By Anna Ceesay
Trigger warning: this piece may be triggering if you’re on your own maternal mental health journey. Please take care when reading it and refer to our Urgent Warning for further support. This content is for general information purposes only and is not a substitute for medical advice or treatment.
I remember that feeling so well. Waking up every morning and trying to bury my feelings for the whole day. Ignoring my instinct as it told me repeatedly that something was wrong. Carrying on, because, well, I had to carry on. When I hit rock bottom in January 2017 I was looking after a toddler and pregnant with my second. I was exhausted, and scared, and in denial. I’m from the Spice Girls generation. I was raised to be a feminist and thought that I could do anything. I wanted to work hard and be happy. Simple, right? So to have to admit that I needed help, that I couldn’t cope, was a pretty massive thing for me. At the time I felt defeated and weak. I wasn’t an independent woman and I couldn’t look after myself. What was wrong with me?
I know I’m not alone. Many women struggle to speak out about their feelings during pregnancy or after having a baby. Just five months after my breakdown, NCT published their ‘Hidden Half’ research which showed that:
‘around half of new mothers’ mental health problems don’t get picked up by a health professional. This “hidden half” struggle on alone, often afraid to reach out for help or unaware that it is available. Some women feel they have to hide their problems because they see them as a sign of failure or out of fear of having their baby taken away. Some are dismissed by health professionals who see their problems as the “baby blues” – a temporary period of sadness that rarely lasts more than about two weeks after the birth.’
Four years have passed, and thanks to NCT’s brilliant campaigning, it was announced last year (in 2020) that women will get their own six week check with their GP after giving birth (not just for baby). This will hopefully give more women the time and space to be honest about their mental health. But is that the end of the story? I asked Motherdom’s 4000-strong Instagram audience why it’s so difficult to ask for help. Many of the themes I’ve highlighted came up, as well as the following (for sake of ease I have paraphrased these and put in the first person):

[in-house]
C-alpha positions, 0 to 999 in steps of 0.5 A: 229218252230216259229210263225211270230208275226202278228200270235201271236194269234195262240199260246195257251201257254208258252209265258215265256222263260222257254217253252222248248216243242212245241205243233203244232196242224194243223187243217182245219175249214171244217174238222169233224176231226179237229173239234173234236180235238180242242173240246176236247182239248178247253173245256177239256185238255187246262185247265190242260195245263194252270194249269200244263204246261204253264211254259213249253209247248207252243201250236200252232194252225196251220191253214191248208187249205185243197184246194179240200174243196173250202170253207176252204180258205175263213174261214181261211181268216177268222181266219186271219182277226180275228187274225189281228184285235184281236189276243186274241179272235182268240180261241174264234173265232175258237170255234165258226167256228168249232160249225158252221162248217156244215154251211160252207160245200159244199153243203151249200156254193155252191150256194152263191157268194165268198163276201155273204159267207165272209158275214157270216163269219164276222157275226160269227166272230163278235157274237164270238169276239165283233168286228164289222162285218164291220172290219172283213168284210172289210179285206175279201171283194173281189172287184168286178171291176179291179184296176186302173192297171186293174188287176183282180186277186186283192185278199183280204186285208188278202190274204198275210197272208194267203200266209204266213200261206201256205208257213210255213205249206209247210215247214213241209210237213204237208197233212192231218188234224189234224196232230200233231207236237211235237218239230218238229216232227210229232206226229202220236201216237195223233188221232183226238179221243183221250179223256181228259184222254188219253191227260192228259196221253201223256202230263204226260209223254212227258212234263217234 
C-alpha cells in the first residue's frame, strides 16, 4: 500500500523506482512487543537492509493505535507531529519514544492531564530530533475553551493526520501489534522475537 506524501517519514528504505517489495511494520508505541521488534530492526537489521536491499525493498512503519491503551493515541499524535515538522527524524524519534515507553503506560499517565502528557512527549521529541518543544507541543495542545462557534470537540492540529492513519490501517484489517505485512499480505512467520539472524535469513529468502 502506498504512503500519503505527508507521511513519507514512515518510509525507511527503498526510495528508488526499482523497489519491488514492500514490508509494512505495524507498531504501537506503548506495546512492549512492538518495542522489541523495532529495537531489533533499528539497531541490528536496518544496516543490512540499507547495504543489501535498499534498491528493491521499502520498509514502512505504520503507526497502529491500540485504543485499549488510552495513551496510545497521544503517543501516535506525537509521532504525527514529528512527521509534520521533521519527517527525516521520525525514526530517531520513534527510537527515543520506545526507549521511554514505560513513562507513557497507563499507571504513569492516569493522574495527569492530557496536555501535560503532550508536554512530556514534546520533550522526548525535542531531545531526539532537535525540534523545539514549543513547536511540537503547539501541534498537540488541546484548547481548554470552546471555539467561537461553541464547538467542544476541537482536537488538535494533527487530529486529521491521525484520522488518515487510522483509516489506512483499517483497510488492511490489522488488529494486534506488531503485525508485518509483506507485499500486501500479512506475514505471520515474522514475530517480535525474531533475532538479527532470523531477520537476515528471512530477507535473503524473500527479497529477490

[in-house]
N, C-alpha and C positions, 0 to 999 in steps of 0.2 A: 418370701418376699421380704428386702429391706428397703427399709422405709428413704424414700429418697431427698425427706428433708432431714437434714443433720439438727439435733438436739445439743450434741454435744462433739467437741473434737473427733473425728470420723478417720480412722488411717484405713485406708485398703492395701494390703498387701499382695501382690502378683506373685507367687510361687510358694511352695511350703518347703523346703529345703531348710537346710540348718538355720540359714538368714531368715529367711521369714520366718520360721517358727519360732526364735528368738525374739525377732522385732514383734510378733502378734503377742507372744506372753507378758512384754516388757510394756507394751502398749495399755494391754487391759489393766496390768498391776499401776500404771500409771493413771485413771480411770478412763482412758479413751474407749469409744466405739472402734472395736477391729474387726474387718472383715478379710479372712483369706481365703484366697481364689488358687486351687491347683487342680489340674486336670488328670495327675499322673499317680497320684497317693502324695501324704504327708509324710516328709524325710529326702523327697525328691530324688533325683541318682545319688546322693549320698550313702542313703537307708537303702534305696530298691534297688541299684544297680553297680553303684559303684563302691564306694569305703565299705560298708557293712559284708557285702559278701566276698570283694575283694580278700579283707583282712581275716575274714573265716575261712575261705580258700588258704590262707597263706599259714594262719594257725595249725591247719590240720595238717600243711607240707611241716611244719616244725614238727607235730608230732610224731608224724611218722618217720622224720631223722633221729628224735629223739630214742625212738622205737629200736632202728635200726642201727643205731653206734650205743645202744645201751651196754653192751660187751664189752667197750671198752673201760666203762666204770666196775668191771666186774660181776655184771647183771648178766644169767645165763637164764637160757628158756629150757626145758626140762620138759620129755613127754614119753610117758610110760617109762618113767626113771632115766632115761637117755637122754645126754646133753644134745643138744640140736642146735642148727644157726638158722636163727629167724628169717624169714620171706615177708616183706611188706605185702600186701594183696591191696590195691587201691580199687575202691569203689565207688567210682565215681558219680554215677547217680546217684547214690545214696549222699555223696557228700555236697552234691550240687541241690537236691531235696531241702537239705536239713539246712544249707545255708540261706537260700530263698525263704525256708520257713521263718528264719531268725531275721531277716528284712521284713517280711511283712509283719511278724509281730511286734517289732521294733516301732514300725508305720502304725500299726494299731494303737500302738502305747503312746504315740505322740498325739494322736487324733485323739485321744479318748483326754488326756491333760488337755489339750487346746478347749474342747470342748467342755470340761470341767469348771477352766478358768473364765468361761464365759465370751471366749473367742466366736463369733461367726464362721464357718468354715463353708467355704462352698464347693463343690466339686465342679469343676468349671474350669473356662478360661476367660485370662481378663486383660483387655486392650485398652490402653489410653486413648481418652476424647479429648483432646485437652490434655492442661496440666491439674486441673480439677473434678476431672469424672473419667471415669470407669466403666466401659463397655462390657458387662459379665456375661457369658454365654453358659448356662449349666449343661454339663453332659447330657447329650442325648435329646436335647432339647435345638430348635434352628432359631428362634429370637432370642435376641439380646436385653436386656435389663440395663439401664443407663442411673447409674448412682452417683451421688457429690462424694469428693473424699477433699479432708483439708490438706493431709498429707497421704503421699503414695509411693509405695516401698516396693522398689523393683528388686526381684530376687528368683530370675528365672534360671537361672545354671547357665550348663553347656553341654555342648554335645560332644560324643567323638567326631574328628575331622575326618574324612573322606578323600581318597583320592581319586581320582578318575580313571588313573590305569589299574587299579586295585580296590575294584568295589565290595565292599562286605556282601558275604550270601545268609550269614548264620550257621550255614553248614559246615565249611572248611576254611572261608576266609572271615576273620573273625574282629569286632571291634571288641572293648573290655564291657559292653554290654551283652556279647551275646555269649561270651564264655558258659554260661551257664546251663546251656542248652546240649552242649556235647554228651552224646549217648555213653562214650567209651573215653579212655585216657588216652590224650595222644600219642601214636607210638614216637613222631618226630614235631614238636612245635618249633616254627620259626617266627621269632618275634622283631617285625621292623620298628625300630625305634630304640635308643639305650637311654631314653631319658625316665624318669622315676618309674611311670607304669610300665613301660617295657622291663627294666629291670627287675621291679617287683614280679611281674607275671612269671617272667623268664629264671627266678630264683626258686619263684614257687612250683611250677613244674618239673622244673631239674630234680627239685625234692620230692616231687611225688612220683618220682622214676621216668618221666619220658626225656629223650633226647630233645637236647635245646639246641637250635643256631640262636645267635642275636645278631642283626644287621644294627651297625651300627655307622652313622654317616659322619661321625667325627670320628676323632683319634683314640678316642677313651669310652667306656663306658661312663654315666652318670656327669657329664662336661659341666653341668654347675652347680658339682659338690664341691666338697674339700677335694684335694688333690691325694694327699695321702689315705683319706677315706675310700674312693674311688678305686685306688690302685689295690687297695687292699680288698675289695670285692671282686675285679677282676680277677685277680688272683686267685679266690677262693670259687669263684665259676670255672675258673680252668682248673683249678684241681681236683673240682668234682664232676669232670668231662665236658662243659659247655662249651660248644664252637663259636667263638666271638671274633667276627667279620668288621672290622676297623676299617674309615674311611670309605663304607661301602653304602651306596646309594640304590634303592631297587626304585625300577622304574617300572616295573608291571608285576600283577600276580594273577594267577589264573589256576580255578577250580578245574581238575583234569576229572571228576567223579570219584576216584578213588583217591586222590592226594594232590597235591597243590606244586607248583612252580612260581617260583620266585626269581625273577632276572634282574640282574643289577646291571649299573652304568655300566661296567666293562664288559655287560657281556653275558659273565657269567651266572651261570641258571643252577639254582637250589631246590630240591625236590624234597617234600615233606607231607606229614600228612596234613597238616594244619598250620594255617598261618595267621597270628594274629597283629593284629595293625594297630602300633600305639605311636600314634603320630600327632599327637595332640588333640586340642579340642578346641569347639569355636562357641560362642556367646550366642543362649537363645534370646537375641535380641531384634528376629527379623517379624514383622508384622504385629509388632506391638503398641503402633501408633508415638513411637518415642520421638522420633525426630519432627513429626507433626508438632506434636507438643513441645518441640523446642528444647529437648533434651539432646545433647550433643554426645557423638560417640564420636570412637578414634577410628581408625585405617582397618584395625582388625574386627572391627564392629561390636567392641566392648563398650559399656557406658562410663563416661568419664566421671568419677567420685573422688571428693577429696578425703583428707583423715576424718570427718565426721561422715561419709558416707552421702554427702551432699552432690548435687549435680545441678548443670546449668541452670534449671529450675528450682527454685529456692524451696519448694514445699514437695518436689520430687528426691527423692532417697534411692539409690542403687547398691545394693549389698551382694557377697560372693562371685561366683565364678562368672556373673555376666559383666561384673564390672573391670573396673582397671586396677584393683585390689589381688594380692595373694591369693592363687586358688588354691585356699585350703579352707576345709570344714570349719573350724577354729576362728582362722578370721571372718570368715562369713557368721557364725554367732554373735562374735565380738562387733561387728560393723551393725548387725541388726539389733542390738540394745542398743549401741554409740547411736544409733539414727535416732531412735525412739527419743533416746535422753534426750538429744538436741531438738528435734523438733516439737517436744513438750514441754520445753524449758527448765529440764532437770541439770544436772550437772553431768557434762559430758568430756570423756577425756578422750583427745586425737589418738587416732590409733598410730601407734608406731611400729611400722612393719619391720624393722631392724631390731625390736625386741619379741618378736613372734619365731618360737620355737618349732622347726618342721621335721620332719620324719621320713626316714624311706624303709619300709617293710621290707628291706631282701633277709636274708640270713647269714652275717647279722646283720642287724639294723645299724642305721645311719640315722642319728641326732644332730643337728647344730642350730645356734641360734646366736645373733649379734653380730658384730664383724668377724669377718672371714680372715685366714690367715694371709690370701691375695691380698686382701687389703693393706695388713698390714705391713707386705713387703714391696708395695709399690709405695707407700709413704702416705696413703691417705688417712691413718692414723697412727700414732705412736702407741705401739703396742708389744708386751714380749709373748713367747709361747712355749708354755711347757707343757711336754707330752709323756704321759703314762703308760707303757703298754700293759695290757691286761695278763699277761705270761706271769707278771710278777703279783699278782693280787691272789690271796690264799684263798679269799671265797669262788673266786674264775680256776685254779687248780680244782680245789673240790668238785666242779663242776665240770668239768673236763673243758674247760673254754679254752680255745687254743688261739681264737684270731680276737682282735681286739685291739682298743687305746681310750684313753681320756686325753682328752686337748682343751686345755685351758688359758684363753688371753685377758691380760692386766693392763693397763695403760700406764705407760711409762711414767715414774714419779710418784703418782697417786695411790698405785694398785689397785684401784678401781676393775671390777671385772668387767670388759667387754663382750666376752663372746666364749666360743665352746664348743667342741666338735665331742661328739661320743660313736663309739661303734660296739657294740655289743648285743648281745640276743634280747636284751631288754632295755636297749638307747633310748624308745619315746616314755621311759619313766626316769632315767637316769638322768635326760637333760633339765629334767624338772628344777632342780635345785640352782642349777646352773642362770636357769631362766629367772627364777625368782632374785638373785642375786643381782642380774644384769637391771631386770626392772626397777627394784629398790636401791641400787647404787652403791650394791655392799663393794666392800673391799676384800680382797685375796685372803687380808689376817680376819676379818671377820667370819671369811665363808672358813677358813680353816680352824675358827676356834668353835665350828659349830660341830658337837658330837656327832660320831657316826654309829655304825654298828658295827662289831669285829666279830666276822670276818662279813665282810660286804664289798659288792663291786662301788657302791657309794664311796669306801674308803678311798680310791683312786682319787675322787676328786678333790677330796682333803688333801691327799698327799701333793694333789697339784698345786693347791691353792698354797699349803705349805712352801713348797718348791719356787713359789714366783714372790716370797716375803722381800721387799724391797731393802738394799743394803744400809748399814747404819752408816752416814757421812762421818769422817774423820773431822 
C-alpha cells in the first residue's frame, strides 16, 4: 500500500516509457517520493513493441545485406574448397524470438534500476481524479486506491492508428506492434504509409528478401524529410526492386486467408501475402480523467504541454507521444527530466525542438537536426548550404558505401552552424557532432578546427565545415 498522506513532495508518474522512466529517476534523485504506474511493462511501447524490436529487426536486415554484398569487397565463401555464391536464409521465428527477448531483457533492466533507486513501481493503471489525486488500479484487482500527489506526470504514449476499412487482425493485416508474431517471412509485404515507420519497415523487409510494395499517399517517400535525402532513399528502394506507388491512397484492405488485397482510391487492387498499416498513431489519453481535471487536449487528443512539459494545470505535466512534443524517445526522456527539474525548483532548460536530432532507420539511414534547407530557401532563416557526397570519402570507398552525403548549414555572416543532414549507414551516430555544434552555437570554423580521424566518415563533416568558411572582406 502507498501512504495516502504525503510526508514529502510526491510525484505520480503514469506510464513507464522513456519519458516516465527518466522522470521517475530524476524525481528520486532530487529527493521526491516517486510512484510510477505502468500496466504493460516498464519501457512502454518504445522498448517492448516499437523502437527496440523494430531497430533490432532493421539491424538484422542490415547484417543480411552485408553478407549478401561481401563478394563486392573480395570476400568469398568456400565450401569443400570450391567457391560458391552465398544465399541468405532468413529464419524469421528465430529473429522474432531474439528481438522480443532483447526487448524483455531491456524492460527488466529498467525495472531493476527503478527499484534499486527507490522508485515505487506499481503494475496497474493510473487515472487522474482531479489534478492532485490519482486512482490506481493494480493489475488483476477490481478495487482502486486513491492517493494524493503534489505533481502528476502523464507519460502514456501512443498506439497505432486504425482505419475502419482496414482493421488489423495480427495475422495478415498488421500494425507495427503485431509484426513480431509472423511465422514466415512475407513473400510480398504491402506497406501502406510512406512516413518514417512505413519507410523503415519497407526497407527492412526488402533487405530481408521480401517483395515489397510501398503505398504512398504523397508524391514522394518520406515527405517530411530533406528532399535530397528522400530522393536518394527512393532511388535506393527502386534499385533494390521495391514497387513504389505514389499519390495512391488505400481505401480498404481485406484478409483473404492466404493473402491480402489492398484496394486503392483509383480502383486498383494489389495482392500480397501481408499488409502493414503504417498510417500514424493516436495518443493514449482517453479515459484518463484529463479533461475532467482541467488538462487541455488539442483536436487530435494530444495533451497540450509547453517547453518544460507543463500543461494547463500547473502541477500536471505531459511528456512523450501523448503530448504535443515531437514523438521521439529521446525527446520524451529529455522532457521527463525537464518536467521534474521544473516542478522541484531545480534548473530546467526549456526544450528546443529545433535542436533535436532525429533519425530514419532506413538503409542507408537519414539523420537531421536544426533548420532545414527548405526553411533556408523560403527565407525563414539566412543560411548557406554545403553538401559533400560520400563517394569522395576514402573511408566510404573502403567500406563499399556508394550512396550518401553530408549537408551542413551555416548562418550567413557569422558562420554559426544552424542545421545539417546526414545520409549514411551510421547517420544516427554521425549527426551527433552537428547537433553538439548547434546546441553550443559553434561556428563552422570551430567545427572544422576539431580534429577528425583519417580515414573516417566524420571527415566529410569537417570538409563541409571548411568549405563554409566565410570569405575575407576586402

- I don’t know what’s available;
- I should know how to do this;
- I don’t want to worry others;
- I don’t want to be a burden;
- It shows weakness;
- If you complain you’re inadequate;
- Women are expected to do it all and shut up about it;
- It shows you’re not enough;
- I’m too stubborn;
- I’m worried it might affect my work;
- I was told I wasn’t depressed enough to meet certain criteria; and
- It makes you feel inferior.
Dr Caroline Boyd is a chartered clinical psychologist who specialises in supporting parents perinatally, from pregnancy to childbirth and all aspects of the transition to parenthood. She told me that there are many fears that can get in the way of mums seeking help, including ‘being judged an unfit mum…or unable to cope. And worst case scenario having their baby taken away.’ That was something I definitely struggled with. I feared my daughter, a toddler at the time, would be taken away from me if I revealed to my GP how I was feeling. But my GP was amazing, and told me I’d absolutely done the right thing by asking for help, and that wasn’t going to happen.
Caroline also believes that there are ‘myths around motherhood’ which she terms as the ‘Supermum myth’. She feels that we’re conditioned to believe that ‘being a mum is natural, and fulfilling, and emotionally straightforward. And that as mums, we’re meant to be calm, and coping, and in control at all times. And I think that ideology really shapes expectations for women… I think that when mums do then struggle, in the lived reality of being a mum, women often assume that there’s something wrong with them, or that they’re somehow failing or inadequate.’